Painted outdoor lamps get severely aged from weather exposure. Using a sand blaster and powder coating system, you can easily restore the lamp to its pristine condition. This Instructable shows how we did it. We made it at TechShop and you can too (learn more at http://techshop.ws).
• Sand Blaster (we used a Skat Blast system)
• Powder Coater (we used an Eastwood Dual Voltage Powder Coating System)
• Industrial Oven (we used a unit made by Ted’s Fabrication)
• Sink with hot and cold running water
• Safety glasses
• Chemical-resistant gloves
• Small scrub brush or scuff pad
• Oven-safe glove
• Bare wire (we used 16 AWG copper)
• Cleaning agent (we used TSP)
• Powder Coat Paint (we used Cardinal Paint polyester TGIC powder, T241-BK59)
• (Optional) Spray lubricant (we used Tri-FlowTM)
Step 1: Disassemble the Lamp
Before you begin the project, make sure to familiarize yourself with the basic operation of your equipment and the general safety precautions recommended by the equipment manufacturer.
In order to fully restore the lamp to a pristine state, it must be completely disassembled so that each piece of the lamp can be handled separately and all surfaces are fully exposed. Our lamp was held together with threaded knobs and threaded rods. If your lamp has been weather-aged for a number of years (ours had over 20 years of unprotected outdoor exposure), threaded connections will likely be very hard to loosen due to a build-up of corrosion in the threads. If any threaded connector (ie, screw, nut, rod, etc) cannot be readily removed, spray the connector liberally with a penetrating lubricant and let it sit overnight.
Step 2: Sand Blast the Parts
Like any paint job, the key to a professional-looking result is thorough surface preparation. A sand blaster is a quick and easy way to strip metal parts back down to bare metal. We used aluminum oxide for the sanding media which gave a very nice finely-textured finish while still achieving relatively fast stripping. It took about 2 hours to fully strip the parts.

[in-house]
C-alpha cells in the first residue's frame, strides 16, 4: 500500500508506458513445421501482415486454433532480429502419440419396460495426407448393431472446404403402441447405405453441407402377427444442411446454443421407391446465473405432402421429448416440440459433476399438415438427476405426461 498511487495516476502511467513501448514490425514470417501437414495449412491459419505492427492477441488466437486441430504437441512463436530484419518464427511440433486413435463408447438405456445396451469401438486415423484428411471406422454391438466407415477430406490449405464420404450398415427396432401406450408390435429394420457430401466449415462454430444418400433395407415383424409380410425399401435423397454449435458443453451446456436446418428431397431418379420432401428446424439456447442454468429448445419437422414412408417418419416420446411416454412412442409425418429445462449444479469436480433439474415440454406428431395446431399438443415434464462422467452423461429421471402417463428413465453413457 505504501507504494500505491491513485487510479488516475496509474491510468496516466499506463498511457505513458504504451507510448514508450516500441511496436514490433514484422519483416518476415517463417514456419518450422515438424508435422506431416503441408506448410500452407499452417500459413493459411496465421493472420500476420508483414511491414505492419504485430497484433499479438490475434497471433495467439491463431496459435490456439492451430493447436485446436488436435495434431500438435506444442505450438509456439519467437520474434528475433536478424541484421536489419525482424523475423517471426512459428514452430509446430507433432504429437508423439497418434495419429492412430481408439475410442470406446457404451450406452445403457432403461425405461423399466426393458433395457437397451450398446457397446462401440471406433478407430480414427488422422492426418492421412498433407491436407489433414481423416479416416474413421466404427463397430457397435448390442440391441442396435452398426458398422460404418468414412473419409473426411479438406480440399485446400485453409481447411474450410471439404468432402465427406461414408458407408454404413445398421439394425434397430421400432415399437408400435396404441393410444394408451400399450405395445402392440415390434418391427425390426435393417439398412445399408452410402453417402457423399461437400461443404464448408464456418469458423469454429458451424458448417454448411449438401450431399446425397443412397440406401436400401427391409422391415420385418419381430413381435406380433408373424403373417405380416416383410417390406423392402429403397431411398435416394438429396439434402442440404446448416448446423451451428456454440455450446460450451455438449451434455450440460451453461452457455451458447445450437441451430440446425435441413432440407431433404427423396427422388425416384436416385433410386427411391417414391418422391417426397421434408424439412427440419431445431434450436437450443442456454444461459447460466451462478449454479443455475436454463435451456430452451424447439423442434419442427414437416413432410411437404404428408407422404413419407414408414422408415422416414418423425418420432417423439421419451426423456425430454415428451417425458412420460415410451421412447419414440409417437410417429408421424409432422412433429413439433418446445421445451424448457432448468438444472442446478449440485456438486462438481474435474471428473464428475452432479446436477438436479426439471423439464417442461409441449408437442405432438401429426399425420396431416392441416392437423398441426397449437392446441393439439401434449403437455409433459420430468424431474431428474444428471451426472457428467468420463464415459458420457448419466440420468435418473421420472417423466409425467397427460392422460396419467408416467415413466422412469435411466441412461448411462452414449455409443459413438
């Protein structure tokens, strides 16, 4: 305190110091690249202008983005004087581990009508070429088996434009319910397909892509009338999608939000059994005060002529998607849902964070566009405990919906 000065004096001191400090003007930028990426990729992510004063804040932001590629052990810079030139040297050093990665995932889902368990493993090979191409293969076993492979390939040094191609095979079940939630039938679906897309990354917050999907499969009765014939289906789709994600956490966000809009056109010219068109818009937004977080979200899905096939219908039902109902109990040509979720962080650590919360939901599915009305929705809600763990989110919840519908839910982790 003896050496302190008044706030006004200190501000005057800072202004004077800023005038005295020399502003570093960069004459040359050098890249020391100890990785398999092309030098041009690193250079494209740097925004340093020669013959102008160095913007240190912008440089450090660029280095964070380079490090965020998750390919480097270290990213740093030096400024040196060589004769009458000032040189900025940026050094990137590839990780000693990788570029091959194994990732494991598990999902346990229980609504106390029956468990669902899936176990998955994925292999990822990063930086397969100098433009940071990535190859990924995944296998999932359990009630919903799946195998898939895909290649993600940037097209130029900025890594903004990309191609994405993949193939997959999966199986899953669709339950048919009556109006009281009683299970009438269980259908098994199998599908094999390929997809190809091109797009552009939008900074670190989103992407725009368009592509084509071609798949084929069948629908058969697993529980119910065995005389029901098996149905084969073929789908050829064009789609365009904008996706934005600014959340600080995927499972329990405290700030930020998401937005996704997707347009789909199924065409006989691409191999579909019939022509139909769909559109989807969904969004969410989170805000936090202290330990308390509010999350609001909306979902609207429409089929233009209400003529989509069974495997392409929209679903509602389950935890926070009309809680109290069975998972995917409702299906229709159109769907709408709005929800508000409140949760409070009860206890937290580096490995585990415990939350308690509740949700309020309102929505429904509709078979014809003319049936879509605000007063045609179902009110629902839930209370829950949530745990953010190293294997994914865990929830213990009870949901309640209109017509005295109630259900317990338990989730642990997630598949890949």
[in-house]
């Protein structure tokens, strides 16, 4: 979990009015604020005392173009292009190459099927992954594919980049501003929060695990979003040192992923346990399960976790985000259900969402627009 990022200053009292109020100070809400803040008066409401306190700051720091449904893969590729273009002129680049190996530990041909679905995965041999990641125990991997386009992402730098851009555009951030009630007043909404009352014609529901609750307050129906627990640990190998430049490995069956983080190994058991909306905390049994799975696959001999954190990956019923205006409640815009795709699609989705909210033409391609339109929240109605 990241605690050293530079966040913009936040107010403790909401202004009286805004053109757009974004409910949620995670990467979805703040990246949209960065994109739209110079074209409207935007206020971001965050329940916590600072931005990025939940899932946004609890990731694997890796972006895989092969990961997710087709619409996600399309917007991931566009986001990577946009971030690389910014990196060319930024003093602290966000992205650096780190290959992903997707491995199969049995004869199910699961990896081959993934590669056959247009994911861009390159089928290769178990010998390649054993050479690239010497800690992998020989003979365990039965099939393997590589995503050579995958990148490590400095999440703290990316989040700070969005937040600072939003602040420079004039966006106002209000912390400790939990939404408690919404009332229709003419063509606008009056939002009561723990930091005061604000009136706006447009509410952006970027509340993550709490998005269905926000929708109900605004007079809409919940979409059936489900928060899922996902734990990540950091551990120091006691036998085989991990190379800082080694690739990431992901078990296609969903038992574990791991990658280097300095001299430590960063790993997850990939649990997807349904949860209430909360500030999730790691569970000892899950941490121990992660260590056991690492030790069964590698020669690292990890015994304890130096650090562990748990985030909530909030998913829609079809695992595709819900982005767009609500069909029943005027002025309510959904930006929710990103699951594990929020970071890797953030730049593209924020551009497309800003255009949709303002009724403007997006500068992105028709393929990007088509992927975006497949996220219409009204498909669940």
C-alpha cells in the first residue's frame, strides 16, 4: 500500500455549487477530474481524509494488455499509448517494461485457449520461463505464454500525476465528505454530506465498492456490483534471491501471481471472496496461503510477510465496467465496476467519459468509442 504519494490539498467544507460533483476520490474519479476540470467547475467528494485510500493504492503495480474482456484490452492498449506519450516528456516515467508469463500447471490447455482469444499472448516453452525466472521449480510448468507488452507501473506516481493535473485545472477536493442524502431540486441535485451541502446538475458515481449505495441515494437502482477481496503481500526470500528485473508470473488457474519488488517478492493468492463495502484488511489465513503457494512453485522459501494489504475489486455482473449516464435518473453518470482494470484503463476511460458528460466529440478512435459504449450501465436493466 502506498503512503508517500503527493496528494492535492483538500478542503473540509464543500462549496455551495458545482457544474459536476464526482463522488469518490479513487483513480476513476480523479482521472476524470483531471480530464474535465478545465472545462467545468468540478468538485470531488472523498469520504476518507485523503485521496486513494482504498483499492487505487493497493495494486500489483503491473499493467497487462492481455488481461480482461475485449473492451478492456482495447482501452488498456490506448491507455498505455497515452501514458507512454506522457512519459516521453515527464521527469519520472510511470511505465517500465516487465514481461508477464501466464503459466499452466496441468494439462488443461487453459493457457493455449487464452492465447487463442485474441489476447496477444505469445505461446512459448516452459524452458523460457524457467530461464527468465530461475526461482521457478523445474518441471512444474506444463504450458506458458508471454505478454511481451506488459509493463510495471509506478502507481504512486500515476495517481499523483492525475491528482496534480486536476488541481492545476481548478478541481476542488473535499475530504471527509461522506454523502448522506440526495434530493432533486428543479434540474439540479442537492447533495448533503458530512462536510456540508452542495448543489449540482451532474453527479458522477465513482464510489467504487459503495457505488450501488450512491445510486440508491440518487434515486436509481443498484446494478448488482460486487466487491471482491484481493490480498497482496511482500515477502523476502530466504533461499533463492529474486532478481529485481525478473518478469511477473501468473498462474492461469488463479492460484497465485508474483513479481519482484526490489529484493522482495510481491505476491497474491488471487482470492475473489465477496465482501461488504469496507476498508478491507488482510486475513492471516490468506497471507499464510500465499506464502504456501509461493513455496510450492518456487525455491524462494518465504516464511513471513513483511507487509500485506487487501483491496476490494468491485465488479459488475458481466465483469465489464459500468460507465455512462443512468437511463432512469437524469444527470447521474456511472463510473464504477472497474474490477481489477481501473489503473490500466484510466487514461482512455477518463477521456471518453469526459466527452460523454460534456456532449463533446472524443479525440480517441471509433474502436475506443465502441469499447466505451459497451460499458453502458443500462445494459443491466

Step 3: Pre-painting Wash and Bake
Once the parts are blasted down to bare metal, they need to be washed to remove any traces of blast media, finger oils and other contaminants that could prevent the powder paint from adhering. Steel parts can be cleaned with an alkaline cleaner like Tri Sodium Phosphate (TSP). Bare cold-rolled steel will rust quickly when exposed to water, so only work with one part at a time.
• Scrub all surfaces and corners of the part with the cleaning solution using a brush or scuff pad and remember that surface preparation is key, so err on the side of over-scrubbing.
• After scrubbing, rinse the part thoroughly in clean water to remove any traces of the cleaning solution.
• Manually shake off any water pooled along inside edges, then transfer the part onto a clean metal wire fashioned with small fish-hook loops on both ends. Make the wire long enough so you can grasp the wire without any risk of bumping the part with an oven-safe glove.
• Immediately transfer the cleaned part to an oven that has been pre-heated to 375 degrees Fahrenheit and bake for 10-15 minutes to drive off any trapped moisture, oils or other gasses.
Step 4: Powder Coat the Parts
Once the parts have been transferred from the pre-bake oven to the powder coating booth, do one last visual inspection to make sure the parts are truly clean. If you see any sign of contamination, go back and repeat the scrub/pre-bake step –powder will not stick to a contaminated surface.
Step 5: Bake the Parts to Cure the Powder Coat
After all the parts have been powder coated, transfer them to the oven for final cure. Our low-gloss textured black paint specified a 10-minute bake at 340 degrees Fahrenheit.
Step 6: Reassemble the Lamp
Reassemble the lamp and revel in the success of your renovation project!